Its electoral show of strength triggered a response from an inchoate coalition of senior figures in government, business and professional associations and trade unions, as well as far-left activists and Arab nationalists. They started to pressure the interior and justice ministries to classify the Islamist party as a terrorist organisation, and on the military courts to dissolve it and imprison some of its leaders. They also began reaching out to Saudi Arabia and the United Arab Emirates (UAE) in hopes of soliciting these two countries’ support against An-Nahda, whose leader, Rached Ghannouchi, is a leading intellectual figure among the regionwide Muslim Brotherhood, their staunch enemy. The resurfacing of this rift invites a return to Tunisian politics of political competition that has dominated the Middle East and North Africa region since 2013 – between Turkey and Qatar, representing the Islamist bloc, on one side, and Egypt, Saudi Arabia and the UAE, on the other.

An intensifying struggle over resources would further deepen the rift between Islamists and anti-Islamists. It also would significantly heighten political and social tensions ahead of parliamentary and presidential elections later this year, which could well prove decisive in shaping the country’s political and economic complexion for the next decade. Because of a split in the secularist camp, An-Nahda’s enduring popularity among large sectors of the population and its dominance of governing institutions, the party remains the favourite to win at least the parliamentary elections. Even were this scenario to pass, the Islamists’ power could be circumscribed. It will need to cobble together a governing coalition, and optimally will be willing once again to forgo key ministries and maintain its tacit agreement with the anti-Islamists. An-Nahda’s influence would be further curbed were it to put up a presidential candidate and loose.

However, other scenarios are possible. If tensions come to a head before the elections, violence could get in the way of the electoral process. This could prompt the president to declare a state of emergency, as provided for under the constitution, but without additional constitutional checks, this could put Tunisia back on the path of autocratic rule. For this reason, it is critical that the parliament establish a Constitutional Court, which would adjudicate whether the state of emergency can be extended thirty days after its entry into force. The court should have a politically diverse composition that might help to prevent it from endorsing such a move. Indeed, under this scenario, the absence of a Constitutional Court could plunge Tunisia into dangerous waters.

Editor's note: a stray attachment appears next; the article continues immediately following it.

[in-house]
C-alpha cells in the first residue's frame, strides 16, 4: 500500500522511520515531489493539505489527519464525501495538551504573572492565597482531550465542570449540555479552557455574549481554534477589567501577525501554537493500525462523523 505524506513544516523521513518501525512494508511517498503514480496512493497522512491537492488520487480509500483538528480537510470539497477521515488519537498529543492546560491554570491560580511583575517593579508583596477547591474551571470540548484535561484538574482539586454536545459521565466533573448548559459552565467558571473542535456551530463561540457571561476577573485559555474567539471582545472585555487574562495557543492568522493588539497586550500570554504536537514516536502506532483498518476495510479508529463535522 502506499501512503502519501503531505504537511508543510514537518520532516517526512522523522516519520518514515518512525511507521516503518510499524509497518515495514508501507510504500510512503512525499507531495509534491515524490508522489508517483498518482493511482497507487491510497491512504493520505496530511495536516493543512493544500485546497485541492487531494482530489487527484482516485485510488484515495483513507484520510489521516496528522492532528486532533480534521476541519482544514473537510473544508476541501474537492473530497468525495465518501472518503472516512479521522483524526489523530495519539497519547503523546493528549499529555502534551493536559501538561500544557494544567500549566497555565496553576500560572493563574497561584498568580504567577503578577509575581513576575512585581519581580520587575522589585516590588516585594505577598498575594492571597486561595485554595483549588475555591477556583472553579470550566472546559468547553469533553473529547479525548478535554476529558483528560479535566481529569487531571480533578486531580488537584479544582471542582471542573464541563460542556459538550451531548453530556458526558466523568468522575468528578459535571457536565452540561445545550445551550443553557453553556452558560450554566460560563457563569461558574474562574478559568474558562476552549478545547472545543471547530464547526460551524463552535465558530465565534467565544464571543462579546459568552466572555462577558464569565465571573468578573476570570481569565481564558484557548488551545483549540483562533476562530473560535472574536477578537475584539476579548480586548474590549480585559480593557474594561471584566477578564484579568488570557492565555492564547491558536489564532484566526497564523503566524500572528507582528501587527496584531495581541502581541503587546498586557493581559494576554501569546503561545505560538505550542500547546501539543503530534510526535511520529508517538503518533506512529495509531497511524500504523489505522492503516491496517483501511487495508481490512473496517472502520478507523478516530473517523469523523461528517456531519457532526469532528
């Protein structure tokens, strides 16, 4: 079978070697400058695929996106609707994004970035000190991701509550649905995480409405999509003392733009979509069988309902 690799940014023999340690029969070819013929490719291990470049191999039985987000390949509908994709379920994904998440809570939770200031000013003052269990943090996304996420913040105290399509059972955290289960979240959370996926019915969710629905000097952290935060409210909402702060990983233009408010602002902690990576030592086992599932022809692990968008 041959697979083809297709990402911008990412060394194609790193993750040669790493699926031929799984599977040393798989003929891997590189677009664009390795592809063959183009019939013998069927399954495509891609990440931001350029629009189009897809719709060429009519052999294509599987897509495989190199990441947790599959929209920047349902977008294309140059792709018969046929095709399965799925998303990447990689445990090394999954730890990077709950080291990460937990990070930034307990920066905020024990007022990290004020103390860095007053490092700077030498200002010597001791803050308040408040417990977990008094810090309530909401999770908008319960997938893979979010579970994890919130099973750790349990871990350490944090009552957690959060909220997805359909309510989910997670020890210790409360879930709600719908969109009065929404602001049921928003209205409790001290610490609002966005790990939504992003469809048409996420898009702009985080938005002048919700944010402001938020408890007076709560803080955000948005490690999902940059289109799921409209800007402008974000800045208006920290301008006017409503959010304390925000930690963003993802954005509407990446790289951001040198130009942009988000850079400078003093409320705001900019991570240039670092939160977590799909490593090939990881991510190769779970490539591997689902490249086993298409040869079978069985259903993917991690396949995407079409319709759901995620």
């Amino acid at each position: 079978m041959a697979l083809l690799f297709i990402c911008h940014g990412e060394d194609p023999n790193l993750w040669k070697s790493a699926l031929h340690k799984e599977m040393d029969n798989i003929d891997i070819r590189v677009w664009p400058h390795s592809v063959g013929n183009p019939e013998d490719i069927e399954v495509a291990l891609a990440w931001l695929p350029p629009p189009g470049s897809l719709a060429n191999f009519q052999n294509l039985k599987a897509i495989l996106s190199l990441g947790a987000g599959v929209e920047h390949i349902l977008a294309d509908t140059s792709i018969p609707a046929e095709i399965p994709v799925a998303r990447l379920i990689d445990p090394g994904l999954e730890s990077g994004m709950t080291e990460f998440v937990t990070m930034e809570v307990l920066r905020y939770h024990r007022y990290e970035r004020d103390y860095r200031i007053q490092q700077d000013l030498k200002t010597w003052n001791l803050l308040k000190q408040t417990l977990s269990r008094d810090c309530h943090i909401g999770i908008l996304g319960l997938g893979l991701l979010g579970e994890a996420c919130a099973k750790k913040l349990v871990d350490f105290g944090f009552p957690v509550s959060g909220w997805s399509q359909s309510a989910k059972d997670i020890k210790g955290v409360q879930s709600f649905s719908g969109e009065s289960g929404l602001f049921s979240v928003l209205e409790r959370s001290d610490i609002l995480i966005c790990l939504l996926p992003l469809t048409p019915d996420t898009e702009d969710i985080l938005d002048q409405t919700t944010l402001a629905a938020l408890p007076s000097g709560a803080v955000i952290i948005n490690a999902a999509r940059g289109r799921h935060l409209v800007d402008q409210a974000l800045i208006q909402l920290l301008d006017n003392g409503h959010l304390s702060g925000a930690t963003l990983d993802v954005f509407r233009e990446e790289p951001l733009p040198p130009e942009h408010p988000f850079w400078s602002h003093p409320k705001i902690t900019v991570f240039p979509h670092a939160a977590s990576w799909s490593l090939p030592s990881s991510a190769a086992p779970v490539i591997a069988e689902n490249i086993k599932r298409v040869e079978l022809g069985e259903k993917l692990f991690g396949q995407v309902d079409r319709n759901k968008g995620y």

An EU Role in Preventing a Dangerous Backsliding

The EU is Tunisia’s main trading partner and has provided important financial support to the country (between 2011 and 2017, EU assistance to Tunisia amounted to € 2.4 billion in grants and macro-financial assistance). It has a clear interest in protecting Tunisia’s stability, to fortify one of the only – if not the only – success story to emanate from the Arab uprisings, dampen the appeal of jihadism to Tunisians, and limit illegal migration to Europe. It follows that, despite the disappointing pace of economic and political reforms (pension reform, reducing the public-sector payroll, improving the business climate, greater fiscal transparency, advancing negotiations about the Deep and Comprehensive Free Trade Agreement, creating the Constitutional Court and replacing four members of the Independent High Authority for Elections so that this body can move forward with organising the legislative and presidential elections of late 2019), the EU should continue to provide macro-economic support to prevent the situation from deteriorating even further.

In addition, it should encourage the government to prioritise public-administration reform, render public-sector appointments and transfers more transparent, and introduce clear rules governing its relations with senior administrative officials – all steps that, by reducing the role of partisan patronage would help prevent further polarisation between Islamists and anti-Islamists. It should also encourage political parties to reach agreement in parliament about the composition of the Constitutional Court, thus enabling its establishment. And it should use its influence to counterbalance any domestic or externally-inspired effort to restore an authoritarian regime by making continued financial support to Tunisia conditional on the legislative and executive branches’ respect for the constitution.